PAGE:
Let me preface this installment by saying that at the ripe old age of 20, I was ready to put love on the back burner for the next ten, twenty years. I was exhausted. I dated some, but I always preferred being on my own. Halfway through our speech class, I had started dating someone new, and I would date a few guys throughout the next year and a half.
While this happened, interestingly enough, I would run into Tom periodically. I'd see him from afar on campus or walking with his friends, and it always made me stop and think. The thoughts were never clear, but every time I saw him, something in me would go "Hmmm.."
He is a local to our college town, so I saw him at the movies several months before we would start dating. I was actually on another date at the time, and Tom worked at the theater. He sold us our tickets. I swear, we looked at each other for awhile, and we both paused. We exchanged brief small talk, but then I left for the theater, telling the person I was with that I knew the guy who sold us our tickets. He didn't care, obviously, but I really felt compelled to tell someone about it.
I saw him in March, too, walking with one of his friends. He looked very James Dean in his sunglasses, and I brought myself to wave hello to him...but he didn't see. I proceeded to pretend I was fixing my hair and ran away awkwardly.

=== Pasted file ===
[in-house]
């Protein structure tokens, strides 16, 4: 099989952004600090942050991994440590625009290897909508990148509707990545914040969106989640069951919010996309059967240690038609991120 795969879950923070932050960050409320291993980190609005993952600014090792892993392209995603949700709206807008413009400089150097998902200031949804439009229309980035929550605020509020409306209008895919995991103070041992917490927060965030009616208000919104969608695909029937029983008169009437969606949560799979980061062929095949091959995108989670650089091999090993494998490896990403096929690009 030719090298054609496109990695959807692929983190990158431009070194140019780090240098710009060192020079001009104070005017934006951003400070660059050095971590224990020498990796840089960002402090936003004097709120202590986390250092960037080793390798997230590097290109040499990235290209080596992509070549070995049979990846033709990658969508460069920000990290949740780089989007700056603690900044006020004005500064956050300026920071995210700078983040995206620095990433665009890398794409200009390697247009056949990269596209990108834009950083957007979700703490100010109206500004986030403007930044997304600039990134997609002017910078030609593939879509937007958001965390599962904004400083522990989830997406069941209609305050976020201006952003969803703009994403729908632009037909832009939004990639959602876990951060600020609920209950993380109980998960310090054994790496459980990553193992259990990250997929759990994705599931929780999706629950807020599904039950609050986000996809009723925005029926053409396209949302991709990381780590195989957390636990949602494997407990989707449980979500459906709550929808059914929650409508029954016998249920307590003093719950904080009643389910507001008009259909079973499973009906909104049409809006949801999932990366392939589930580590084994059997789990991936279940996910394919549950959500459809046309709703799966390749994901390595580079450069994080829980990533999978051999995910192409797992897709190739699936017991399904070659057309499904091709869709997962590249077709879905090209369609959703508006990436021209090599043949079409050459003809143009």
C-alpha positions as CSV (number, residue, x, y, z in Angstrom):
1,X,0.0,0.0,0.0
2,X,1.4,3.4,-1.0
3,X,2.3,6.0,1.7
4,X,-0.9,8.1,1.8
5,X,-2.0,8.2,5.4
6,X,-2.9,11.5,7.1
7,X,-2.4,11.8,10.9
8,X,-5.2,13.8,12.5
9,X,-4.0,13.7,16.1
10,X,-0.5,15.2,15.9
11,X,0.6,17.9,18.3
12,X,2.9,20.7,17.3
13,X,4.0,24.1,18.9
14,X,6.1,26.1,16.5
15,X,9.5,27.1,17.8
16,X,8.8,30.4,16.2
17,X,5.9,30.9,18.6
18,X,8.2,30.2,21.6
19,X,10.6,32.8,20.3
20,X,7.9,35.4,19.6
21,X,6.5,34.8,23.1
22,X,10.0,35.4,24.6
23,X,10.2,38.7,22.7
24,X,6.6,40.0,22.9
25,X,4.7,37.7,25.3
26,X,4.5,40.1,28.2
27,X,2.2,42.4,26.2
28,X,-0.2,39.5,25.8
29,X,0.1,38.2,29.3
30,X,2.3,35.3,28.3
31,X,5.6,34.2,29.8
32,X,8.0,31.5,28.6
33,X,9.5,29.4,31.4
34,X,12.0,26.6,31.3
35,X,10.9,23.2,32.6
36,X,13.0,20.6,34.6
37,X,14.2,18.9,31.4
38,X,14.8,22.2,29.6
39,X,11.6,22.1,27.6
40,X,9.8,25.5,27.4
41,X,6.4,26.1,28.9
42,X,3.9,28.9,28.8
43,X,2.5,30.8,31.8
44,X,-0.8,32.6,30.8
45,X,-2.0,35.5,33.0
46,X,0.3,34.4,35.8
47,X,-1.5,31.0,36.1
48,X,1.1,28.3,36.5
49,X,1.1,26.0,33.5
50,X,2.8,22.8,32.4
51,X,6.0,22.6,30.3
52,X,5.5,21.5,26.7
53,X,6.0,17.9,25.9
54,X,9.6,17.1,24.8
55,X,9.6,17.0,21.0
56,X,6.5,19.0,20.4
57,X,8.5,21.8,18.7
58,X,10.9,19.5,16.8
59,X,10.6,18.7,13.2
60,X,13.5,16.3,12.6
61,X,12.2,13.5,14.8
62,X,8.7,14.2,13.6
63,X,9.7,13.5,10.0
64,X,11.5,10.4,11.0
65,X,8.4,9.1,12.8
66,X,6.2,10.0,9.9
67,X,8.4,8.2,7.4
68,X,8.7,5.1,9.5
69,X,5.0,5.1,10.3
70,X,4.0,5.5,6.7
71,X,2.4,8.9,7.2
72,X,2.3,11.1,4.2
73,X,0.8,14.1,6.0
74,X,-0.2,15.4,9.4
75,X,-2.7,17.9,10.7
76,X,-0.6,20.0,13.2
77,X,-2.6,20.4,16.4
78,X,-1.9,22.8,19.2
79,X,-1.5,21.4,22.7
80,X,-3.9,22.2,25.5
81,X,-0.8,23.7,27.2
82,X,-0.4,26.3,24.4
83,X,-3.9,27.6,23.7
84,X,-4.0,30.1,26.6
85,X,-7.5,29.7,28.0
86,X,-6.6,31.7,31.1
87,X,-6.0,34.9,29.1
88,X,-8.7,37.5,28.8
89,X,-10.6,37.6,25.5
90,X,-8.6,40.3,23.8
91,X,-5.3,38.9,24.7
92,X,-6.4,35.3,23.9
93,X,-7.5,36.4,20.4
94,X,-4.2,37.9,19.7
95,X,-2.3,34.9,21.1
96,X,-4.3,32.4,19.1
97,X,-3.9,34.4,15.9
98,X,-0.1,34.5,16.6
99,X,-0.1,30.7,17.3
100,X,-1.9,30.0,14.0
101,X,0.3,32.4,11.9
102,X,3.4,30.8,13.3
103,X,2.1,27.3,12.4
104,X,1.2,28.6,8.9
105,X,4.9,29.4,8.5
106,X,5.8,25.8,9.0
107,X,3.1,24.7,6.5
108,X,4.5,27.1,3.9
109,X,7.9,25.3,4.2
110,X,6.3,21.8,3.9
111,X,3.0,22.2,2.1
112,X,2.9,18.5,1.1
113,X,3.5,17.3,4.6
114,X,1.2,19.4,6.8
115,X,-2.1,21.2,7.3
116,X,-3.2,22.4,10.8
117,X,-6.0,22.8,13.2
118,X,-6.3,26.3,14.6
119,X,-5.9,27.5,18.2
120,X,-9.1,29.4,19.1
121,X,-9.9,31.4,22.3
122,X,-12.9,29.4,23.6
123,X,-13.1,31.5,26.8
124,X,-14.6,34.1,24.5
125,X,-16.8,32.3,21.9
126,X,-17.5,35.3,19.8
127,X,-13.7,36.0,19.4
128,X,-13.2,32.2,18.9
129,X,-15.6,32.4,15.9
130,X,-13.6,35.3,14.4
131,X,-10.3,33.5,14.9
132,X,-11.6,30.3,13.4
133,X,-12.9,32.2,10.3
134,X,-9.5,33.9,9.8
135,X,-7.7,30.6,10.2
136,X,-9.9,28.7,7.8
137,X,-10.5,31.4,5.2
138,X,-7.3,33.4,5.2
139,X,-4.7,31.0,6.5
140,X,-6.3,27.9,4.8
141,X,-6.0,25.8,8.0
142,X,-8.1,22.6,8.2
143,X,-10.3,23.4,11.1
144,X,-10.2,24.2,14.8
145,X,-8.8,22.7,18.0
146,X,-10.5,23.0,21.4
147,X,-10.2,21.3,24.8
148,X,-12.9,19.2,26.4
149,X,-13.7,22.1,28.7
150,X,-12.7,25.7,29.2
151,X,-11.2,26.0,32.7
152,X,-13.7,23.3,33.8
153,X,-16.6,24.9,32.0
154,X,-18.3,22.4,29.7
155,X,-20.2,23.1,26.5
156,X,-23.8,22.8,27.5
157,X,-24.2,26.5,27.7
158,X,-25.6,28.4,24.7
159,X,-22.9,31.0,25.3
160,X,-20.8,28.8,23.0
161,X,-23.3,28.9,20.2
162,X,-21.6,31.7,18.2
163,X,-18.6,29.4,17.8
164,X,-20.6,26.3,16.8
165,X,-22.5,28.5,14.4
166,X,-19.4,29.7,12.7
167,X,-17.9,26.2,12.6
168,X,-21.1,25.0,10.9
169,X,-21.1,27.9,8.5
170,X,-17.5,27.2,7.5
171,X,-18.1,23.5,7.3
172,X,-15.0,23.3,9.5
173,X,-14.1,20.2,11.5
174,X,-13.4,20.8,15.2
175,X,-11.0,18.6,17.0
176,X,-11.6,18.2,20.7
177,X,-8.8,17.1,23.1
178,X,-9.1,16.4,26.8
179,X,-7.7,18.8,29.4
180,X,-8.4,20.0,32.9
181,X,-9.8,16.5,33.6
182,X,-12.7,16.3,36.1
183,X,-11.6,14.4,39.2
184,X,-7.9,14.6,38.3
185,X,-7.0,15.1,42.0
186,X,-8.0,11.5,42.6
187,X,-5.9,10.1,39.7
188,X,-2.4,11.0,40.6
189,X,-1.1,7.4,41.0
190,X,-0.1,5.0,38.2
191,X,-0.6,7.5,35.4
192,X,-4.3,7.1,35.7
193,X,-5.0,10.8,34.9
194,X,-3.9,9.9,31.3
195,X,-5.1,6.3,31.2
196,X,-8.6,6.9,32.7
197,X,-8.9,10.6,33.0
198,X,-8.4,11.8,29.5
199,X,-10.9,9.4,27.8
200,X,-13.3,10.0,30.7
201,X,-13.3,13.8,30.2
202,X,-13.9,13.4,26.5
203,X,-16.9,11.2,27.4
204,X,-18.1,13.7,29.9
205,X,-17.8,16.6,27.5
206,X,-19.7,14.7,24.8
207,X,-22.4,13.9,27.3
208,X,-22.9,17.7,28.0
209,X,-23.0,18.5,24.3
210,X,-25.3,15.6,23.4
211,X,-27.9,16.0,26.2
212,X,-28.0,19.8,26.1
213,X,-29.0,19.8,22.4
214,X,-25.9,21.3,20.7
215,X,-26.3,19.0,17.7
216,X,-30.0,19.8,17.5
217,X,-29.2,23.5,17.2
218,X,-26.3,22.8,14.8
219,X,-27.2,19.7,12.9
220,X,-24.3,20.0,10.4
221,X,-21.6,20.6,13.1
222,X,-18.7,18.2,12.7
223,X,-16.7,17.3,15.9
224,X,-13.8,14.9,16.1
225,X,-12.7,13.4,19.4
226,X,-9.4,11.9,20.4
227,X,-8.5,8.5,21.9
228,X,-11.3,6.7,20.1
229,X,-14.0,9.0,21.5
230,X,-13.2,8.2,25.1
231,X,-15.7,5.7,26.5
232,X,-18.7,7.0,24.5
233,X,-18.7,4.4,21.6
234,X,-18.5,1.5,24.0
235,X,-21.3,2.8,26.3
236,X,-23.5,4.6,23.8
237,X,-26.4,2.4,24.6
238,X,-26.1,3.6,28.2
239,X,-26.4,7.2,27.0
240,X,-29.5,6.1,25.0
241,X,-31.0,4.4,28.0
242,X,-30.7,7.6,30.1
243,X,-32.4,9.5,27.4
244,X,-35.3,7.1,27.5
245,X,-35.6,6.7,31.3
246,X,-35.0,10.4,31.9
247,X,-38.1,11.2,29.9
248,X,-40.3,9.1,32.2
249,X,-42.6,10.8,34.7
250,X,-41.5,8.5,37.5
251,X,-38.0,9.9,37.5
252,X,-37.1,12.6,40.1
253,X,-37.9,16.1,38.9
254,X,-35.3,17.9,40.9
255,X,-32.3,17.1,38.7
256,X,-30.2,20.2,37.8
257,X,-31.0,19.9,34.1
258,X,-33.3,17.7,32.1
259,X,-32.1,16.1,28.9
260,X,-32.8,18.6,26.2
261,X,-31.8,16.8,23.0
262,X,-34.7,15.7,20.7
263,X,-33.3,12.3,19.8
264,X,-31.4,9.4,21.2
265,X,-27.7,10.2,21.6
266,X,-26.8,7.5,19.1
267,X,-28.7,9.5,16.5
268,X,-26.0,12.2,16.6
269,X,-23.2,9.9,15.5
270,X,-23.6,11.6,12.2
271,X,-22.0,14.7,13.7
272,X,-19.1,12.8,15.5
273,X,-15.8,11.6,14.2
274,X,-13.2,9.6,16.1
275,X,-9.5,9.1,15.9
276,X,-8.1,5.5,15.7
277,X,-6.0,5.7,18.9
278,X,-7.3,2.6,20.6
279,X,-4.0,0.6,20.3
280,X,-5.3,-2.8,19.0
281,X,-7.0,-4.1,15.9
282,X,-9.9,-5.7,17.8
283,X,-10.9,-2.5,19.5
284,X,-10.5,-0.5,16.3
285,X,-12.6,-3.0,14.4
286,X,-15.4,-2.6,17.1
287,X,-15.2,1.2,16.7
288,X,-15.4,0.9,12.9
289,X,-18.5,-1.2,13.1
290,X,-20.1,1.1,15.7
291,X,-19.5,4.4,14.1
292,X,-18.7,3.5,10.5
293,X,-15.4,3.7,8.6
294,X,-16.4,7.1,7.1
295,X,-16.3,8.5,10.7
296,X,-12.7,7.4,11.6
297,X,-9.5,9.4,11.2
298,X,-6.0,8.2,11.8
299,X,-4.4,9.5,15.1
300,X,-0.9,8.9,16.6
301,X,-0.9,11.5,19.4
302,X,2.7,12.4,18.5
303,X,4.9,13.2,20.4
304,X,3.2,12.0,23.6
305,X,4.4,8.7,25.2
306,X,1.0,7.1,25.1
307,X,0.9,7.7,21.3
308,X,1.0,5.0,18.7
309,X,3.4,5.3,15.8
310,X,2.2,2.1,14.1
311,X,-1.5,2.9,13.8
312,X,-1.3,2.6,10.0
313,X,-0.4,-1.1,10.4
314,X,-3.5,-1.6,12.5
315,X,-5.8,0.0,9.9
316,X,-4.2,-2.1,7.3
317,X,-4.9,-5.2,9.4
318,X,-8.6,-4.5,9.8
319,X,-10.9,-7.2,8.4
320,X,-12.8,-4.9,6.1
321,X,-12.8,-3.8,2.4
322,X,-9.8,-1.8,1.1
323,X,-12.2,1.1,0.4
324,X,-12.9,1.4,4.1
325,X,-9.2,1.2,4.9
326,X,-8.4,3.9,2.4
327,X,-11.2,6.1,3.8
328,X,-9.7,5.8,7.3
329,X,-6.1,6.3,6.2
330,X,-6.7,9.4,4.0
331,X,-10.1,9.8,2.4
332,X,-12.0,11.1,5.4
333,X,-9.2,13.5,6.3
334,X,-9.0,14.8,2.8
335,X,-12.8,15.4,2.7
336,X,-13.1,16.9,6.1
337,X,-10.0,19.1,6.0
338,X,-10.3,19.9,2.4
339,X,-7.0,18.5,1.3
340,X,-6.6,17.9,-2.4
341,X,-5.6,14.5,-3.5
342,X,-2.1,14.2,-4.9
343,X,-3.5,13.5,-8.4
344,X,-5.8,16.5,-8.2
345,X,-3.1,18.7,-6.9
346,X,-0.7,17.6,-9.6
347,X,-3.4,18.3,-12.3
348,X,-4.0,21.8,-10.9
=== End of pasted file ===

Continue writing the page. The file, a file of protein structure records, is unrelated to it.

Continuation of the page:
Then came April. I hit my breaking point. It was a rough month for me, and I was sick of trying, sick of holding out hope for people who would leave me hanging. I was already a romance cynic. I had been my whole life. I believed fairytale princesses lacked substance, and anyone who graduated college with a serious relationship were selling themselves short big time. That was their chance to explore, to grow. And I was going to spend my last two years of college doing just that.
This big epitome came to me the night of a hair show that my mom had entered (considering she's a hairstylist.) I learned that someone I had been on a couple dates with had moved on to someone else, and I decided to free myself from all the drama. It wasn't worth my time, and because the next two years of my life would be absorbed by the campus newspaper, looking for a relationship was completely pointless anyway. Also, my great grandma died that night. And it was a horribly dreadful, gloomy night. At least the hair show was fun.
This was about a week and a half before I ran into Tom again one night. And that night would change everything.
(Dun dun duuuuun!)